Landscaping, Toilets And Brickwork…Oh My!

March 12th, 2012

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Most people that own a home make some home improvements. Some home improvements are modest and some are substantial. It is important to get some enjoyment from whatever improvements you make, but it is also important to remember to watch the economics of your projects. Many people don’t consider the return on investment when they take on a renovation project, and some people make poor assumptions about how much they will get back from their cost to remodel.

Give me an example

I have had people say, “I sunk $100,000 into landscaping, outdoor lighting, a new driveway, and a new in-wall speaker system; so my house is worth $1.1 million, not $1.0 million.” Or, “my neighbor just sold a house identical to mine for $225,000, but I expect I’ll get $235,000-$240,000 for mine, because I had $15,000 of solar panels installed.”

I could tell dozens and dozens of these types of stories, where a homeowner values a renovation differently than a homebuyer. Some people assume they will get a dollar for dollar return for their investment, and in some cases they will. But in many cases you may be doing home renovations that result in a much lesser return than you ever imagine.

Think about which renovations add value, not all do

Adding finished square footage is always a good thing, but even then you might be surprised at what percentage of the cost you recover. And some things just won’t recover much cost at all. A sprinkler system is a luxury and is hardly a necessity. Fancy landscaping is always nice, but may be more of a marketing bonus than a value-adding project. Some improvements may simply help you sell a home (think painting, repairs, and new carpet) while some increase its value.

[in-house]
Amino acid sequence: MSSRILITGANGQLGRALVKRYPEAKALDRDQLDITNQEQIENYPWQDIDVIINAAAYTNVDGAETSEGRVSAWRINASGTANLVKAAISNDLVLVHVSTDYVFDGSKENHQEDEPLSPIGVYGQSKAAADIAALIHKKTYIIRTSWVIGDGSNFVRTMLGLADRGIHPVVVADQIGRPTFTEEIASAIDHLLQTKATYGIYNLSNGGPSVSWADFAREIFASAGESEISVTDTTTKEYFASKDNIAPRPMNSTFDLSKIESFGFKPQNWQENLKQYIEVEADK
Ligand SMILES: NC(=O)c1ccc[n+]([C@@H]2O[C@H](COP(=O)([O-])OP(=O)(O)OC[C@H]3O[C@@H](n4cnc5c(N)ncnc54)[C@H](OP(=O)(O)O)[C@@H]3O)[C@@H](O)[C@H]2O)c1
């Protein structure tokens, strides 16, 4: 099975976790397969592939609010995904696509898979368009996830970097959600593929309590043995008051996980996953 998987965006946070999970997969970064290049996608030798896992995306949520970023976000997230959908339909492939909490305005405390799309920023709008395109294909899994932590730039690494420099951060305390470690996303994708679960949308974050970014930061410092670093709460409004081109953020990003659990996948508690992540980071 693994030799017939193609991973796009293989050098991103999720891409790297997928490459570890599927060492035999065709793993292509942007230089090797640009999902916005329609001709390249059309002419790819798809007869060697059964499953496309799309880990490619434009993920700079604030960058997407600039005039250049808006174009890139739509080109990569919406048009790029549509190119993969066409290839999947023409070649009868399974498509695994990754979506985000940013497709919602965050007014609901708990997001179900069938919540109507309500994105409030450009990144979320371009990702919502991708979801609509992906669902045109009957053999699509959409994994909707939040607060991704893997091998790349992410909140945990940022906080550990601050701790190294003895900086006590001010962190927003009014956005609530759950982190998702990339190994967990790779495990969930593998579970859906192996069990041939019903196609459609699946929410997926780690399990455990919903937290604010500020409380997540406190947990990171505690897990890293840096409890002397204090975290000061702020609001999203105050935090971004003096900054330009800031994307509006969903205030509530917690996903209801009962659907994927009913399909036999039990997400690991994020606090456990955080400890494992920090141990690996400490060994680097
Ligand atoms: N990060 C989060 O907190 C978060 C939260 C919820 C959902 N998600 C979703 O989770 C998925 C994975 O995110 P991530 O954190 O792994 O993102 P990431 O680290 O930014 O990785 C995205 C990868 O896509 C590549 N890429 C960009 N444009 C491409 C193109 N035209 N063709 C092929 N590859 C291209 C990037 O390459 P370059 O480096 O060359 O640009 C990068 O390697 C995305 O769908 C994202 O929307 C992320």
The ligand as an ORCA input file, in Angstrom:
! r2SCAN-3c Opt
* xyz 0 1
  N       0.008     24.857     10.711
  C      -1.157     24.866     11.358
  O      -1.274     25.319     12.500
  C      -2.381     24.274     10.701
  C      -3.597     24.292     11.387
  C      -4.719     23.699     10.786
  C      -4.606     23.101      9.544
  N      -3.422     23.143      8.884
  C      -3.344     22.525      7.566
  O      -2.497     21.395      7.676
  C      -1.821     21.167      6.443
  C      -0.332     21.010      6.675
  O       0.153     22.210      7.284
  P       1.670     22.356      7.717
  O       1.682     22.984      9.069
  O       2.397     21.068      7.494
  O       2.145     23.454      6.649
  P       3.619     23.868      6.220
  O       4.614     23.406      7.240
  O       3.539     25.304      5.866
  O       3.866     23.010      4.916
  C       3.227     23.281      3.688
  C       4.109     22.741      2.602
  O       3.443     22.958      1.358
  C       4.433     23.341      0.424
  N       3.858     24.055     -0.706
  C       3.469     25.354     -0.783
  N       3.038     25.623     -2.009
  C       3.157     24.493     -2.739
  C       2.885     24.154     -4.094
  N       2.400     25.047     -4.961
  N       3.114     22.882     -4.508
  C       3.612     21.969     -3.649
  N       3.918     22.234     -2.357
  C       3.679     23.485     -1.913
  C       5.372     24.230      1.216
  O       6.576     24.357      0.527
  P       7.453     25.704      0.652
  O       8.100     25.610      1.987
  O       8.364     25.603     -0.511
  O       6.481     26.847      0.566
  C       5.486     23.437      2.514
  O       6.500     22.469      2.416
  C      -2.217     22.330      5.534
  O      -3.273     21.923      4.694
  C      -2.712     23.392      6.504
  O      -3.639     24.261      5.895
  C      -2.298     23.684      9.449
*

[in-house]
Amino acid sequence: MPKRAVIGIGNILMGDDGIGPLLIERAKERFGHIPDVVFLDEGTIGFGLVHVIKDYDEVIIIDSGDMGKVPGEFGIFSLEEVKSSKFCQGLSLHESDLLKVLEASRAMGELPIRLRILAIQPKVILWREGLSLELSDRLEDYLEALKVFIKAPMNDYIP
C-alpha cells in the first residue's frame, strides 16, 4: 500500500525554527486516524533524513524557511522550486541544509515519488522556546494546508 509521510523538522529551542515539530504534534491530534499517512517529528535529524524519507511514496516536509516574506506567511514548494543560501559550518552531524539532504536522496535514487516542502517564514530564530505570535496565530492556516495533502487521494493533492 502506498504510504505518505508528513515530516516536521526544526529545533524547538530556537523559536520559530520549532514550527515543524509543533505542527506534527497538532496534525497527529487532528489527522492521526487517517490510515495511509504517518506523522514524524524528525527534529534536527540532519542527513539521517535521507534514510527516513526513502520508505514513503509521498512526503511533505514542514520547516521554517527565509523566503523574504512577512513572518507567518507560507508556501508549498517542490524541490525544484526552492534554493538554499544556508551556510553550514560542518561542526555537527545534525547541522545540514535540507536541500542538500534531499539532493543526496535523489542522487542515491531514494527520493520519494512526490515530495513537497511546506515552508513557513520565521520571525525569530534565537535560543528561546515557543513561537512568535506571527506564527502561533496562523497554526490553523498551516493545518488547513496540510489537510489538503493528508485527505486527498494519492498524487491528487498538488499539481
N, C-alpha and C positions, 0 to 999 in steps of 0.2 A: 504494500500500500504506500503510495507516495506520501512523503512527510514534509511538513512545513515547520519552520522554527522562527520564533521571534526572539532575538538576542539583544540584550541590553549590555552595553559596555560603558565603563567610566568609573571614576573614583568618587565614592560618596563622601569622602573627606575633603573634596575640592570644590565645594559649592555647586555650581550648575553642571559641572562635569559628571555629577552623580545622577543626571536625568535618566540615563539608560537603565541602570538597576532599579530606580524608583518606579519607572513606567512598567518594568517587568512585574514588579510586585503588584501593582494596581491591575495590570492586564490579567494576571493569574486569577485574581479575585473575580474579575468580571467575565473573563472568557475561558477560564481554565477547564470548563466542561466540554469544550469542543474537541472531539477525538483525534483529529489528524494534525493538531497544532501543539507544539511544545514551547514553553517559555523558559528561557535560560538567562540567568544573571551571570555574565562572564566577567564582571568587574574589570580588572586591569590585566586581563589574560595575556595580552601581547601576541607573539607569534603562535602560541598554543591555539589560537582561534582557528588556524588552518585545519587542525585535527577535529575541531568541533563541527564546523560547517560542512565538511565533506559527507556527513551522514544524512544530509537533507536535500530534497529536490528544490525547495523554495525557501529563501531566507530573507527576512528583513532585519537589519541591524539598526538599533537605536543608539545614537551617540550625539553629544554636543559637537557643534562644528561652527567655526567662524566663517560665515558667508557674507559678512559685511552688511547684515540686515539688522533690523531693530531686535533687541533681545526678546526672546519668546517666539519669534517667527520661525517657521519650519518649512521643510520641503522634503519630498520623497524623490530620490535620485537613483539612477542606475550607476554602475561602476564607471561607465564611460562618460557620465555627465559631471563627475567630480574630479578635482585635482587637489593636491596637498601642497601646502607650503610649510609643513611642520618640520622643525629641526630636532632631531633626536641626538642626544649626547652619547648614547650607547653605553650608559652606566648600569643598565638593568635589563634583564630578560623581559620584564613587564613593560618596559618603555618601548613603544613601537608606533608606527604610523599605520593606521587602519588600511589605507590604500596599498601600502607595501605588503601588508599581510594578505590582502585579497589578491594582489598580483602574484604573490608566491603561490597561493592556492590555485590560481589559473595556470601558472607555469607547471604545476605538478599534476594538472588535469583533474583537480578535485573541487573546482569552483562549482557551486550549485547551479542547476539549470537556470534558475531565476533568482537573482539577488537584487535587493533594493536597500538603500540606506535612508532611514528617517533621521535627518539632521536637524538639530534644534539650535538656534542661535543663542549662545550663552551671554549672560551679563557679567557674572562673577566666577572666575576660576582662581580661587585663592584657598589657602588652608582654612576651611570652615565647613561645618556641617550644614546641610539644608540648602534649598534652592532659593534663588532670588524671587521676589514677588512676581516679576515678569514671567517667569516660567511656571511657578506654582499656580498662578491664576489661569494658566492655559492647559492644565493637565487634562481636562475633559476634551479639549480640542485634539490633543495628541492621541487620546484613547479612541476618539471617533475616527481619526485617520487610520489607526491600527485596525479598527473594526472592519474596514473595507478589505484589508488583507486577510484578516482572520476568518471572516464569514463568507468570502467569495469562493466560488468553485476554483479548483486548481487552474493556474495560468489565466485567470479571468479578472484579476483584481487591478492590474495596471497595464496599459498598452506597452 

Where can I learn more?

There is an interesting website here that you can check to see the latest figures of what home improvement projects are returning what percentage of its cost in resale value.

What kind of return you get will vary based on region, the type of market you are selling in (high demand or low demand), the economy, etc. So the numbers are always changing, and its always good to do some research when you are considering a home improvement project, and then again when you want to sell your home.

Brian Martucci is a loan officer for Capital Bank Home Loans, a division of Capital Bank, N.A. He has been in the mortgage industry since 1986 and has served in a number of roles, including loan processor, loan officer, mortgage broker, branch manager, and vice president. Brian Martucci – NMLS# 185421. His opinions do not necessarily reflect the opinions and beliefs of Capital Bank Home Loans or Capital Bank. Capital Bank, N.A.- NMLS# 401599. Click here for the Capital Bank, N.A. “Privacy Policy”.

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